In the disaster’s wake, Defense Minister David Munguía and top military brass visited Bajo Lempa, a low-lying coastal region often subjected to flooding. Members of the army set up shelters in areas of higher elevation, helped flood victims evacuate and brought in truckloads of food and water to affected communities.
The Air Force also assisted evacuation efforts in Bajo Lempa, bringing in several helicopters to rescue flood victims and carry them to nearby shelters. It also delivered food and supplies, as well as power generators to supply communities with power lost in the storms.
“We must not forget that this is precisely the role of the Armed Forces in El Salvador and we should expect nothing less,” resident José Heriberto Ortíz wrote on the military’s website. “My sincerest thank you for the work done by our army during a time of need.”
El Salvador’s emergency services reported Oct. 24 that more than 60 percent of residents had returned to their homes, and that evacuation shelters throughout the country were emptying out. National schools also reopened on Oct. 24 after nearly two weeks of closures due to rains.
In Nicaragua, rains resulted in flash floods in Managua, as well as much of the northern Pacific region. In response to the flooding, 42 members of the Nicaraguan Army’s Humanitarian and Rescue Unit [Unidad Humanitaria y de Rescate, or UHR] loaded trucks with 1,400 food packets, 98 quintales of rice, 140 quintales of corn, 210 quintales of beans and 1,400 liters of cooking oil for transport to the municipality of El Jicaral, in the department of León.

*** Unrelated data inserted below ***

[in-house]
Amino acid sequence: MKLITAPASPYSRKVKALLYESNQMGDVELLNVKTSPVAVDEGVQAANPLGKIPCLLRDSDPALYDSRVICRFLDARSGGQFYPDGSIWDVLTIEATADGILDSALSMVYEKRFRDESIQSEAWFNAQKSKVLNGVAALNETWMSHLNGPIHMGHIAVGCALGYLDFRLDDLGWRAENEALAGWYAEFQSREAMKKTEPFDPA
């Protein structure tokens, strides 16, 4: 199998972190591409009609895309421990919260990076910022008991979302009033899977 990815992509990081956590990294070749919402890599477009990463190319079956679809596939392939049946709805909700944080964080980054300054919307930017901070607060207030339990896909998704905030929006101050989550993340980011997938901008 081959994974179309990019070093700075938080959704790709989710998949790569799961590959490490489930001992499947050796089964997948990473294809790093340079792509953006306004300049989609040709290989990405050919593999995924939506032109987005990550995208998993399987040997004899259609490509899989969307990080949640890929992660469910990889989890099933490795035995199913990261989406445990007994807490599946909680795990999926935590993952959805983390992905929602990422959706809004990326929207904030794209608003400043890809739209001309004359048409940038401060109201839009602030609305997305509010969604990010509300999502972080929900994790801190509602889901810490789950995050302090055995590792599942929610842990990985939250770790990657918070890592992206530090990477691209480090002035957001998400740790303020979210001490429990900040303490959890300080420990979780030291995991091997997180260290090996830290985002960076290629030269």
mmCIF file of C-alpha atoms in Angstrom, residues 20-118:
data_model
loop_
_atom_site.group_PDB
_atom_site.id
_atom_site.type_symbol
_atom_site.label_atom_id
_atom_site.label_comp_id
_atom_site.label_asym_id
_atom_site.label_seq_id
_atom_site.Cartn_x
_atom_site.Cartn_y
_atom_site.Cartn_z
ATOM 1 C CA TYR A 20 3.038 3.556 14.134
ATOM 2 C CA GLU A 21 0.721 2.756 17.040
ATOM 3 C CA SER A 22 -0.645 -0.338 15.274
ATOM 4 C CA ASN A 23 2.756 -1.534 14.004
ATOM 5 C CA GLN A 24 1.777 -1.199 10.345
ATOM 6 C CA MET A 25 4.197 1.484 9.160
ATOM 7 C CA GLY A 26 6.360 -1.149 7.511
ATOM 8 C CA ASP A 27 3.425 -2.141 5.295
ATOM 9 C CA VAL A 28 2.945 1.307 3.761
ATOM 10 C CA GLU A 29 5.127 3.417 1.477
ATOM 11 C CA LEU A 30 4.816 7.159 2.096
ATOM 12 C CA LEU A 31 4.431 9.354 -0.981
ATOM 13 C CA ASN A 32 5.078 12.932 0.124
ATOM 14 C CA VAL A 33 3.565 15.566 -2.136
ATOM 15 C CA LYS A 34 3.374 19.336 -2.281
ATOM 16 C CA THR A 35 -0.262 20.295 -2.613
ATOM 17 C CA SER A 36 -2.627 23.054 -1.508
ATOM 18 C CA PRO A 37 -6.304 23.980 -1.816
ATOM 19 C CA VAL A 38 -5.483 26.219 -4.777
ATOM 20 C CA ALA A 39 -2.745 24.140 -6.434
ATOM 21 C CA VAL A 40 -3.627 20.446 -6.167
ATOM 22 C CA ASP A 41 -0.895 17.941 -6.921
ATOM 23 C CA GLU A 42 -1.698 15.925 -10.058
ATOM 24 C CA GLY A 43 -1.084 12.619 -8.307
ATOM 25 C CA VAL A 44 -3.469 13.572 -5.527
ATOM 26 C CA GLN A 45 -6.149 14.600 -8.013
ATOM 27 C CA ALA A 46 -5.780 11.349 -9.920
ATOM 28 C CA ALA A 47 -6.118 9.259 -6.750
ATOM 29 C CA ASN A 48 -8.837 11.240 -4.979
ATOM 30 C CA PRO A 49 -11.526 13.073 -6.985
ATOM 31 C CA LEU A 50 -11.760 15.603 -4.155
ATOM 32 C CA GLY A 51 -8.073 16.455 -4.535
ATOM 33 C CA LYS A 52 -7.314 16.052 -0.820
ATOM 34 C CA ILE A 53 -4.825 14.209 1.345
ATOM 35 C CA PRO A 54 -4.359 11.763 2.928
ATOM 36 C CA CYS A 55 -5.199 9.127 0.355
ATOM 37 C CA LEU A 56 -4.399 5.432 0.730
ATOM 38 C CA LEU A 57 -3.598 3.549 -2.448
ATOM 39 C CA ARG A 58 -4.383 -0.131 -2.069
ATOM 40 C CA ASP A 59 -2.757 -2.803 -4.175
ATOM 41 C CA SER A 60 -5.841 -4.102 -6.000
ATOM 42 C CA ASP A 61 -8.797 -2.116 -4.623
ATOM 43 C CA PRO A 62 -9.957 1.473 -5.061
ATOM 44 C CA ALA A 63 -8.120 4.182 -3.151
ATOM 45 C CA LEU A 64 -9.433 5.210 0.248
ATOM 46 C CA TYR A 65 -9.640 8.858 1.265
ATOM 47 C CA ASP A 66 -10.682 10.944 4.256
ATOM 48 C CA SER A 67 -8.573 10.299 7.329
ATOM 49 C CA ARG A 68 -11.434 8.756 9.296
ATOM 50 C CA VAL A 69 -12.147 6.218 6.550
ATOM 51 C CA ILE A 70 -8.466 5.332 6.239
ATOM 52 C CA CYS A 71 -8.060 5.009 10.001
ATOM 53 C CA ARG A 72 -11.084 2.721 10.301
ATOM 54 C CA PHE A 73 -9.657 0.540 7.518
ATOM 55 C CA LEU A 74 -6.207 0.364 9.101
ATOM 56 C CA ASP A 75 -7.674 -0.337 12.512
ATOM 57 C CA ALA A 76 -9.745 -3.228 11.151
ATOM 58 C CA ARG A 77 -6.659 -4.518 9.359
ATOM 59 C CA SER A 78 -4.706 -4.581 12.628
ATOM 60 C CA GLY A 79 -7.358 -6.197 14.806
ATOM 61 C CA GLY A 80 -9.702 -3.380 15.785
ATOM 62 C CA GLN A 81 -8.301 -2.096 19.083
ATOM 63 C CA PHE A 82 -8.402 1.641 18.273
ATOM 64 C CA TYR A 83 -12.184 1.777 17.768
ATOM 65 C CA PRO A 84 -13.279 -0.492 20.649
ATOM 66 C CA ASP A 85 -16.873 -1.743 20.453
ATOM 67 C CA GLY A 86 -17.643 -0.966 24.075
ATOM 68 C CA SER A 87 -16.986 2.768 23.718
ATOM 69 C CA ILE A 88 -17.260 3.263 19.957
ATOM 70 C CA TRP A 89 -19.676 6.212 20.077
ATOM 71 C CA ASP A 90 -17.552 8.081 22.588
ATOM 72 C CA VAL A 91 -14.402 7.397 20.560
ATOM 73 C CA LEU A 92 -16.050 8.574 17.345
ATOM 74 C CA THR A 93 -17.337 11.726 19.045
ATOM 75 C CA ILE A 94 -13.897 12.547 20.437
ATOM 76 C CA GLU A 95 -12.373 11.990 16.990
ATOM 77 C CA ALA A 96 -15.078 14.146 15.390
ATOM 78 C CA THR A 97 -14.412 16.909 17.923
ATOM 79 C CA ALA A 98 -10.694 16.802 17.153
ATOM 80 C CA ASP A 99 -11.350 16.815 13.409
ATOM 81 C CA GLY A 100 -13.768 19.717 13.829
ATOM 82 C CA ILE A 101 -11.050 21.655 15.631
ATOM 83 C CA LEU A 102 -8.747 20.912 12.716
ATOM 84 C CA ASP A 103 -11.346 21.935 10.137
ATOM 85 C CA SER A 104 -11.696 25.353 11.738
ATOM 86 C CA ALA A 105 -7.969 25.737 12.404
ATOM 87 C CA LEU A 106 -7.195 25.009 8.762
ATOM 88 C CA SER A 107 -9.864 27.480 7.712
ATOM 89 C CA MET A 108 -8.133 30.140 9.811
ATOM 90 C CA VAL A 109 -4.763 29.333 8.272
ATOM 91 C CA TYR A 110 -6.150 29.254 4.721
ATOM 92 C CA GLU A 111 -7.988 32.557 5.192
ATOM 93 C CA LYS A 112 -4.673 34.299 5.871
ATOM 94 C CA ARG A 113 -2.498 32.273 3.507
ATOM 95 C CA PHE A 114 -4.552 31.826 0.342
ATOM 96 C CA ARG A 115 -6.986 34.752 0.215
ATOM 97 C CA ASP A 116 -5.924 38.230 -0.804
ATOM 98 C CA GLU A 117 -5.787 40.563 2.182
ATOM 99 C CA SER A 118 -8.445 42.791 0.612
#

“During flooding, the most urgent operation is to get clean drinking water and basic food supplies to the communities,” said the UHR’s Col. Marco Sequeira. “In order to do so, we must deploy officers in the Army, Navy, and Air Force as quickly as possible to reduce the number of potential casualties.”
After the first wave of rains flooded much of Nicaragua, military forces were sent to the Caribbean side of the country on Oct. 22 to begin evacuations of citizens as Tropical Storm Rina threatened to hit the coast. The next day, ships of the Nicaraguan Navy began evacuating residents of 23 small towns along the eastern coast.
During an Oct. 23 evacuation mission, a naval ship with 27 residents from the town of Sandy Bay Norte was caught in the approaching storm. The ship and passengers were reported missing and national anxieties rose as Rina was upgraded from a tropical storm to a hurricane. Two days later however, a fishing boat located the vessel and guided it back to shore. All the passengers were alive and in stable condition.
“We have a well-trained group of sailors that know not to panic in potential crisis situations,” said Col. Danilo Blanco, chief of the Northern Nicaragua Military Command. “They were able to maneuver the ship out of the path of the most threatening storms and keep all passengers onboard and safe.”
On Oct. 25, regional presidents and foreign ministry representatives met in San Salvador to discuss emergency relief efforts and seek help from countries outside Central America.
“No country in this region has the financial clout to pay for the damages caused by the incessant rains, and it is essential that we bond together as an isthmus to generate relief funds and plans for recovery,” said Funes, estimating it would take $1.5 billion to repair the damages caused by the near month-long storms. “It will require everyone chipping in, which includes every nation in Central America, as well as the international community.”